The results were clear. Only the Nichias accurately captured the reds, browns, tans, and magentas that were present in our test target. The same lights also were best for illuminating the wood of the table itself. The cool-white XM-L2 lights we used were dismal. Even the SC62w left colors looking comparatively flat.

Unfortunately, we did not think to repeat our tests when Ronin42 showed up later with some triple Nichia 219C flashlights that he built. With CRI in the mid-to-low 80s, the 219C would have beat the ZebraLight, but probably lagged behind the 219B.

You can easily correct the white balance of a 4500K emitter in post processing. It is much harder to correct the low CRI of an emitter. For pictures where color matters, high CRI is a must. It saves a lot of hassle later, when you get on the computer.

As a result of our testing, I decided that I need a multi-emitter flashlight loaded with high-CRI Nichias. Tongue Out

djozz
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KeepingItLight wrote:

One thing we did in our mini-BLF-meetup in Oakland on Sunday was compare high-CRI flashlights with other cool-white and neutral-white lights. I am an experienced amateur photographer with plenty of coursework under my belt. I was joined by BLF member jfong, who is a professional photographer.

We compared the L3 Illumination L11C Nichia 219B (4500K, 92 CRI) and the BLF-348 (5000K, 90 CRI) against a variety of other lights, including a neutral white ZebraLight SC62w (4400K, CRI unknown, perhaps in the mid-to-low 70s). Our host had some colorful, embroidered place mats on his dining room table that made perfect test targets. At 140 and 50 lumens, respectively, the two Nichias we used were under-powered, but that was okay. We were only checking tint and color rendering ability.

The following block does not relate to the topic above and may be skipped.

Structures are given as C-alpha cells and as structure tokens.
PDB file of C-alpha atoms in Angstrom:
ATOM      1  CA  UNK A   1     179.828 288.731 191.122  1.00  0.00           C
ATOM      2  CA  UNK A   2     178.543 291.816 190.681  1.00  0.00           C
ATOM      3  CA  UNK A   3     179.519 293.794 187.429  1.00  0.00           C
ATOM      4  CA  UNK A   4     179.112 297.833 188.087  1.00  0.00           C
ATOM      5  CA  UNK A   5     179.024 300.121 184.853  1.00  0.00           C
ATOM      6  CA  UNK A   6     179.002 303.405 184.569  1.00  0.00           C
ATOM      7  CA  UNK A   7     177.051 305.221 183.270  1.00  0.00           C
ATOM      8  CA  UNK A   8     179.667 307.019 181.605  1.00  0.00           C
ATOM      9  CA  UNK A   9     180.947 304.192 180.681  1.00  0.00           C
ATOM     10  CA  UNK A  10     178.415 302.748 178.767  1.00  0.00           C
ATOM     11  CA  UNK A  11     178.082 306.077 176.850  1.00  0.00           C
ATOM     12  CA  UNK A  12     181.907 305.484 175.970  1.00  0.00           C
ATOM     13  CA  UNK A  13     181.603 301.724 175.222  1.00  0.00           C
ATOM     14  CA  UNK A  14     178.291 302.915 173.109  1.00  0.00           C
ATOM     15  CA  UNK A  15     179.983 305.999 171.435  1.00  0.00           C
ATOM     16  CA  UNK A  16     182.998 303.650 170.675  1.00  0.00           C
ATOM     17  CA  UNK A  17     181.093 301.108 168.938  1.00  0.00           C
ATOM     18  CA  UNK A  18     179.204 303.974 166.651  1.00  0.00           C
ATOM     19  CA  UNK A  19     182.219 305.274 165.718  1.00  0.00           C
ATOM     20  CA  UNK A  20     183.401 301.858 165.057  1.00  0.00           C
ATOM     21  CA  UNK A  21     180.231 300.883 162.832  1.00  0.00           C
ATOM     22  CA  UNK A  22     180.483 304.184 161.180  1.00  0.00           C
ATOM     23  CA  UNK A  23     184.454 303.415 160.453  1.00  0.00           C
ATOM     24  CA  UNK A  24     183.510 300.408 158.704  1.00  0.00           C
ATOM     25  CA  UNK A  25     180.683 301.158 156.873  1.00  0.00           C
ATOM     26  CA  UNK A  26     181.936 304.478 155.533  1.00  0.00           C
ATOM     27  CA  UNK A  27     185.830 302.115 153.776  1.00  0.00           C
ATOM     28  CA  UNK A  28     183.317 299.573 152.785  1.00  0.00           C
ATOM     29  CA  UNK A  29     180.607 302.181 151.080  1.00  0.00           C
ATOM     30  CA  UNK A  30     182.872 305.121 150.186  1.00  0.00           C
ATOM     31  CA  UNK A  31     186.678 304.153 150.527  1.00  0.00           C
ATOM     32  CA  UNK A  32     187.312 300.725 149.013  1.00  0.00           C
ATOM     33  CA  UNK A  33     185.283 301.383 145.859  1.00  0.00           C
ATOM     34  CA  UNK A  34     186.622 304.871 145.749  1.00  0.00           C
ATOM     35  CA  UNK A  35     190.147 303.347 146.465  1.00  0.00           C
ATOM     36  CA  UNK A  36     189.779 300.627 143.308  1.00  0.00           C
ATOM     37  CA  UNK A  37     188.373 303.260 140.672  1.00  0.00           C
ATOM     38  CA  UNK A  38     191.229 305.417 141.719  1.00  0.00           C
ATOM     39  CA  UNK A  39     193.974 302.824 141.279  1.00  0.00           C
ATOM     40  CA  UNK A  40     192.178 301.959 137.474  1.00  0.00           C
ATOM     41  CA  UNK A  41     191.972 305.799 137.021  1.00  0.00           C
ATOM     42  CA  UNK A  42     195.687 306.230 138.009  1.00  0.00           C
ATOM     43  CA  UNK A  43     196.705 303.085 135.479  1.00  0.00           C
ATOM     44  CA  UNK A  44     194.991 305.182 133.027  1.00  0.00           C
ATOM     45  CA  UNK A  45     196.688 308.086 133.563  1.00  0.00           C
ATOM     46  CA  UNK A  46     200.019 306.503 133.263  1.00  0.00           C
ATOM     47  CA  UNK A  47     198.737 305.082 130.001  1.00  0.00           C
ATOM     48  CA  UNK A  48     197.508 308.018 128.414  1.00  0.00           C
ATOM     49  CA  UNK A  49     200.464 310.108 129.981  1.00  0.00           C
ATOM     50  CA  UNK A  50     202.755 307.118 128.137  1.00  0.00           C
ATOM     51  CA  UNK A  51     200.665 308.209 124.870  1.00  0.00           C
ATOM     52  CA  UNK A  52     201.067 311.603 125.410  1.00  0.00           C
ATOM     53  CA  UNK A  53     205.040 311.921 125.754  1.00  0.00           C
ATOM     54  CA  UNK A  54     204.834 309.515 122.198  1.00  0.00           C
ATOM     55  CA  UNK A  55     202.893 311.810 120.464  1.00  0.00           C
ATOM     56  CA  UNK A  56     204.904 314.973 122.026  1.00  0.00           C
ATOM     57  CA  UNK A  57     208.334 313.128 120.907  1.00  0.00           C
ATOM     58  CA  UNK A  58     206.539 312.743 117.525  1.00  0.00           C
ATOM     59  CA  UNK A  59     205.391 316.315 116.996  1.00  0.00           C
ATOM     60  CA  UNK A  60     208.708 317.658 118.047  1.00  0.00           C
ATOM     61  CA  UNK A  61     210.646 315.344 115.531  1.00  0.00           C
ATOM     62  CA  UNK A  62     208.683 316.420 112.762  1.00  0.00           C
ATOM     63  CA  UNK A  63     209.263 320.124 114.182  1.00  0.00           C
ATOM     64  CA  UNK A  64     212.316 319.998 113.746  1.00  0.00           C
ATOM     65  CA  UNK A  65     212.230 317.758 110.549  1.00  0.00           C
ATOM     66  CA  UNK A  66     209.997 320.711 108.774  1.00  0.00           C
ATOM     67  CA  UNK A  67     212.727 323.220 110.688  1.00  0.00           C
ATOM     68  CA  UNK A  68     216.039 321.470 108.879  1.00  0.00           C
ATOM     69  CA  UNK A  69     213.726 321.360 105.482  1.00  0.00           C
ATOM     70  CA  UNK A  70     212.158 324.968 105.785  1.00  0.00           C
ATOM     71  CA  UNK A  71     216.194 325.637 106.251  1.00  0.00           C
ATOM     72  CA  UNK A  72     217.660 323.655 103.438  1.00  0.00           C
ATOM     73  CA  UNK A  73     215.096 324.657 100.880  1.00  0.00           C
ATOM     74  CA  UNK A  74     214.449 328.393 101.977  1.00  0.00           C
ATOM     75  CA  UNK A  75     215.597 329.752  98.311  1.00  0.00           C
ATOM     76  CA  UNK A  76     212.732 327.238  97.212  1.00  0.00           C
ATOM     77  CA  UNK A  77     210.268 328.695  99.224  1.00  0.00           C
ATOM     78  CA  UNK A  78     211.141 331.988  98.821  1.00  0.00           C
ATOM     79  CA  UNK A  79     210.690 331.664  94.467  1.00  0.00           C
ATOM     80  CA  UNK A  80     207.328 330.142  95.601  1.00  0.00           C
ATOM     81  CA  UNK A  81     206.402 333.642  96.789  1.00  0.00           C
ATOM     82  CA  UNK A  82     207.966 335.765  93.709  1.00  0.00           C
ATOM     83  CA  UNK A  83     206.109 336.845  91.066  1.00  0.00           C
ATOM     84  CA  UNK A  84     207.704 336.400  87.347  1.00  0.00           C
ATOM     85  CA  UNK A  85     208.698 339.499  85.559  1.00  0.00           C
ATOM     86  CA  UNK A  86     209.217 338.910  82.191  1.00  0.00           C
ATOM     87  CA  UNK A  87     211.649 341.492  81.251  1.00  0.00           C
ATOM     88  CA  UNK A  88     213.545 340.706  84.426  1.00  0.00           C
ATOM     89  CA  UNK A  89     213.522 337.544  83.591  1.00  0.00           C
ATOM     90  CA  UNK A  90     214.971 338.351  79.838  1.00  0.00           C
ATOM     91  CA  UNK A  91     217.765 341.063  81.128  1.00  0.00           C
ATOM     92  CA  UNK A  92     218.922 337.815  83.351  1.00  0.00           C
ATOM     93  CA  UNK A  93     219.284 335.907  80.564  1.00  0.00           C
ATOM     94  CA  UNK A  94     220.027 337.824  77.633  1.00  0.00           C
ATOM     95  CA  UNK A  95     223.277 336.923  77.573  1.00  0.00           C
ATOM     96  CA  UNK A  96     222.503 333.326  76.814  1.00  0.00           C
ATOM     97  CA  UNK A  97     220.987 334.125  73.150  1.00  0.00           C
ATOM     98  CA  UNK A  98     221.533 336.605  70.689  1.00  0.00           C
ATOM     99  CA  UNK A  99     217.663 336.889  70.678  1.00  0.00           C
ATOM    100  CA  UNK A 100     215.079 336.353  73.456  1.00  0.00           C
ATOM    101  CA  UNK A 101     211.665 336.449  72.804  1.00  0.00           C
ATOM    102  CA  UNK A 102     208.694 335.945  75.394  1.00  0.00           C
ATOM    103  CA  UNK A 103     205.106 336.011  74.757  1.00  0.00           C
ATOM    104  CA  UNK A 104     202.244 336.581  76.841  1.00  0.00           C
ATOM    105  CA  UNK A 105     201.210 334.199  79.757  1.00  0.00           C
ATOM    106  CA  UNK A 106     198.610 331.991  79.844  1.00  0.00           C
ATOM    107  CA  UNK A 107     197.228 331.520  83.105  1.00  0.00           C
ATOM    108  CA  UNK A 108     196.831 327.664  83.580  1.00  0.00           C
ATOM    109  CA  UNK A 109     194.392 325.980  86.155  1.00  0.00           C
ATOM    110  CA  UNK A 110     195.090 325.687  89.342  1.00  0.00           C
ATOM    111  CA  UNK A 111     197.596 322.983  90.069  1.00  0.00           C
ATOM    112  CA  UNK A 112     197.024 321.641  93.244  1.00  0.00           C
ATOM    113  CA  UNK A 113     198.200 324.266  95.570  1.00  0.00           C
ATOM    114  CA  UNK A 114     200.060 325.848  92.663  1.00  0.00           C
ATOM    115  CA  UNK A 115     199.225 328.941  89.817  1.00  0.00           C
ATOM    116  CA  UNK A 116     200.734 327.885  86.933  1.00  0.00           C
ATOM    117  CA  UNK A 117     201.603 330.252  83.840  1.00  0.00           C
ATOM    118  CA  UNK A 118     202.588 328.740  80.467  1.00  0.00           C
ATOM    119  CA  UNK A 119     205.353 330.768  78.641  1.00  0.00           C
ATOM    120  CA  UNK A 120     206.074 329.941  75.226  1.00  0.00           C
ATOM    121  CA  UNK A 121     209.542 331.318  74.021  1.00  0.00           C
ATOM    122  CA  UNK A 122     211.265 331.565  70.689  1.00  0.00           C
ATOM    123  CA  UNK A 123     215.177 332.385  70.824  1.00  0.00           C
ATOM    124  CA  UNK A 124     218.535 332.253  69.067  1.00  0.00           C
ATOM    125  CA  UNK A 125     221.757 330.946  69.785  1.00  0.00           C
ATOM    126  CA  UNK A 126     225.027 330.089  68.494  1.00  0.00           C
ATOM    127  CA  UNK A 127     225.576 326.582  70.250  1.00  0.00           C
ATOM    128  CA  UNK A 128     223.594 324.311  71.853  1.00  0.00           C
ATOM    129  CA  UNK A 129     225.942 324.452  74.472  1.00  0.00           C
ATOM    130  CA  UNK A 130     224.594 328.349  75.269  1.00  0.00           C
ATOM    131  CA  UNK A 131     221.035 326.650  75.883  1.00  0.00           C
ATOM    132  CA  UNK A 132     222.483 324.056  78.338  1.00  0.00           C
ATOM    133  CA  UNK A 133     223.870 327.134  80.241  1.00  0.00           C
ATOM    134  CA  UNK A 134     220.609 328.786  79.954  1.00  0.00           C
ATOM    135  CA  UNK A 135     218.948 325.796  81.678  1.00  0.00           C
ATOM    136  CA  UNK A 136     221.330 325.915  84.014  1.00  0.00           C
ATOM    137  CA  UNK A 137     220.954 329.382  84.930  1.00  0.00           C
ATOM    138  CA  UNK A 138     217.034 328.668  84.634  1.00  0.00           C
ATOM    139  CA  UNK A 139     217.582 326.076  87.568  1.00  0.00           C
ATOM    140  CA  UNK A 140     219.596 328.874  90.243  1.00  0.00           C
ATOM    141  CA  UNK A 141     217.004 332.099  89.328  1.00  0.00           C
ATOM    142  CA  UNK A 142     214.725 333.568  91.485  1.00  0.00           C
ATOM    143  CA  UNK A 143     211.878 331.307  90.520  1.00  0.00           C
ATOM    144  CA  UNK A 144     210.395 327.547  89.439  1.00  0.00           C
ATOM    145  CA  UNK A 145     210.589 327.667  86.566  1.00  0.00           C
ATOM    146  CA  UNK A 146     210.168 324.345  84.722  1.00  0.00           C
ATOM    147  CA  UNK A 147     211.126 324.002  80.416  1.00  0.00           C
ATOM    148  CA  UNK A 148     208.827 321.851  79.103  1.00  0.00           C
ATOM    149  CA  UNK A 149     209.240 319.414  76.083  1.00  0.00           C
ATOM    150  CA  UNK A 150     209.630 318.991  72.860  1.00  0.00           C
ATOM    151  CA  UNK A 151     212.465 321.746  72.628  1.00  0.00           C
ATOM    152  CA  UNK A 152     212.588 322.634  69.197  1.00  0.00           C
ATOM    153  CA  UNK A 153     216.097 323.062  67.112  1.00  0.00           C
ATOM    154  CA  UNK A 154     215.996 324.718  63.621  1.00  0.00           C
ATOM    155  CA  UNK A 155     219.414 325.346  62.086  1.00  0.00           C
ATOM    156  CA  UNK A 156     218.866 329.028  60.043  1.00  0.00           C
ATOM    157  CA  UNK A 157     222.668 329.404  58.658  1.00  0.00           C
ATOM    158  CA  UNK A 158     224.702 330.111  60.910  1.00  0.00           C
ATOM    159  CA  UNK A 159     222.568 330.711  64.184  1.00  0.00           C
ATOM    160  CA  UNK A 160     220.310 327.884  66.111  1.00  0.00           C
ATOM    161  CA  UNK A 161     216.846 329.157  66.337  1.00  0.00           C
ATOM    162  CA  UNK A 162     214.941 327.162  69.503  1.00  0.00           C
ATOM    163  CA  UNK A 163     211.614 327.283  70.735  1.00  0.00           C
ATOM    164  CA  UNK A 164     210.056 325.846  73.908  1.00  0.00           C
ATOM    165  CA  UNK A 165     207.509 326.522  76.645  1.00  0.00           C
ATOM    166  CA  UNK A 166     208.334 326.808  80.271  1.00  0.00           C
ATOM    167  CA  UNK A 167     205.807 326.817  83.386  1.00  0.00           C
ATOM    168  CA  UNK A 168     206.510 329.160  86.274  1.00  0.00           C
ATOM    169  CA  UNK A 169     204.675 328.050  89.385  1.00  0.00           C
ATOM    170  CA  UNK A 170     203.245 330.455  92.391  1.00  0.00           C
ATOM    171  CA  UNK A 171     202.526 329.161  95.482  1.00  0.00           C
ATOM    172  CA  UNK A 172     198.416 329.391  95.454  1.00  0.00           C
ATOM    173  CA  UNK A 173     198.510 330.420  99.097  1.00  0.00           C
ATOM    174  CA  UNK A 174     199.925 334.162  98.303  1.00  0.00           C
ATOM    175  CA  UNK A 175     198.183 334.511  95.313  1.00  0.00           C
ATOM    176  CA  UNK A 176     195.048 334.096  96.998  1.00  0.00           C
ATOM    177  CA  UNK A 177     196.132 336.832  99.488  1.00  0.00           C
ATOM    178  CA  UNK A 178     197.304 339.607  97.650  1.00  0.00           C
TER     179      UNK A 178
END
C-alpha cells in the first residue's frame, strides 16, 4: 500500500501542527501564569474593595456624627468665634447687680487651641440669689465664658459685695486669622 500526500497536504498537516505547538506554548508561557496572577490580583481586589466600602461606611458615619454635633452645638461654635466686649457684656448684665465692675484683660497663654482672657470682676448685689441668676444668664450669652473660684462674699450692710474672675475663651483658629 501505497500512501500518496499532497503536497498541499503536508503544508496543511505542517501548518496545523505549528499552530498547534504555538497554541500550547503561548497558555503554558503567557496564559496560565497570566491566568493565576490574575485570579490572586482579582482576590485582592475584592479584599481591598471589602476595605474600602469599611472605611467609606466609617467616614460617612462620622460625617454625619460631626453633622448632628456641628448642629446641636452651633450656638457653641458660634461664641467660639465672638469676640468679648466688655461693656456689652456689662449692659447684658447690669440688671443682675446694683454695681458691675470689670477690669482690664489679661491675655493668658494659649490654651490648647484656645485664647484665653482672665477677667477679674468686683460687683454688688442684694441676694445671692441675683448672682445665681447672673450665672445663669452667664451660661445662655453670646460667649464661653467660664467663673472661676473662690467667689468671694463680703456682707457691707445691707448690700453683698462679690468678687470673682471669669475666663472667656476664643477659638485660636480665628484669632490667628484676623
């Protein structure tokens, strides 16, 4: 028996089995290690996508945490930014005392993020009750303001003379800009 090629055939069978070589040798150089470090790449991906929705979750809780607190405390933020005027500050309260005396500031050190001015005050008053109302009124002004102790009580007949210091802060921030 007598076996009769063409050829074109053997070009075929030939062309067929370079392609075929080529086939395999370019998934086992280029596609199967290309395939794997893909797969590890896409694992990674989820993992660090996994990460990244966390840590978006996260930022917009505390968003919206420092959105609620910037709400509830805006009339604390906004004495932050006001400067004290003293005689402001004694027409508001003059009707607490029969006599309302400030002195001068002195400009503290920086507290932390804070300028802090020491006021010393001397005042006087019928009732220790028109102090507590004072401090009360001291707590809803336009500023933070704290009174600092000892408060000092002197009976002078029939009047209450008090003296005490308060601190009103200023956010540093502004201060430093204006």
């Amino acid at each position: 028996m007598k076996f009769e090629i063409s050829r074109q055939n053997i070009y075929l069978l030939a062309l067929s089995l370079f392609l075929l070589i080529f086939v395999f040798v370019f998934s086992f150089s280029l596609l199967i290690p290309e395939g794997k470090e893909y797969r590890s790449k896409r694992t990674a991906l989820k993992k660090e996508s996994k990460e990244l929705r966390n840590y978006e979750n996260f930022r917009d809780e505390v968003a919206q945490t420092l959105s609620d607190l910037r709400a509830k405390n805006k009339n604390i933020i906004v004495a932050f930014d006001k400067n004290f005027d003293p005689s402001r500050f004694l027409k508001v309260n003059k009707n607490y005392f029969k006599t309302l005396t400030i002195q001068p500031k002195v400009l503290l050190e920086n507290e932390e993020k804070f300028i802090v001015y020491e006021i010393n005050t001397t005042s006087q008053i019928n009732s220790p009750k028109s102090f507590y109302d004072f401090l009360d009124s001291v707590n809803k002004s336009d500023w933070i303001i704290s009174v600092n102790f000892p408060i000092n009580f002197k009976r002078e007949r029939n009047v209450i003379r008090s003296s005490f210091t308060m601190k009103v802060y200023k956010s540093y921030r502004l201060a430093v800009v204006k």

The results were clear. Only the Nichias accurately captured the reds, browns, tans, and magentas that were present in our test target. The same lights also were best for illuminating the wood of the table itself. The cool-white XM-L2 lights we used were dismal. Even the SC62w left colors looking comparatively flat.

Unfortunately, we did not think to repeat our tests when Ronin42 showed up later with some triple Nichia 219C flashlights that he built. With CRI in the mid-to-low 80s, the 219C would have beat the ZebraLight, but probably lagged behind the 219B.

You can easily correct the white balance of a 4500K emitter in post processing. It is much harder to correct the low CRI of an emitter. For pictures where color matters, high CRI is a must. It saves a lot of hassle later, when you get on the computer.

As a result of our testing, I decided that I need a multi-emitter flashlight loaded with high-CRI Nichias. Tongue Out

Nice experiments you guys did on your meeting! Smile Thanks for posting this! It answers a question I had. I know that high CRI leds gives a much more natural illumination but I did not know so much that it also matters for taking pictures. In my own experience a lot of the superior colour rendering of high CRI leds is lost when taking a picture, but apparently there is enough leftover to make it worth while to use high CRI lighting. (for BLF-pictures I use a Nichia 219A 92CRI triple and/or a desk-lamp with this high CRI bulb (4000K version), so that is indeed a good idea Smile)

Dimbo The Blinky
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Hi,
I don’t claim any special credit, but I’ve been “shootin’ pixtures” since light meters had little needles.

Still shoot a picture or two every single day. Mostly documentary. One in a bazillion will maybe be worth sharing.

The S5 clone I EDC makes a wonderful fill light!

The optic blends the ugly Cree colors into a continuous White of ~5000k. If I wanted high CRI I’d switch back to incan.

If you have a stable platform (as opposed to my shaky hands!!), HDR is pretty amazing. But that’s still too “gimmicky” for me.

But I’m just…

Dim

“There is no darkness but ignorance.”

Woodfiend
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So if I bought a M43 from mountain electronics would the 219B or 219C be better for color rendering?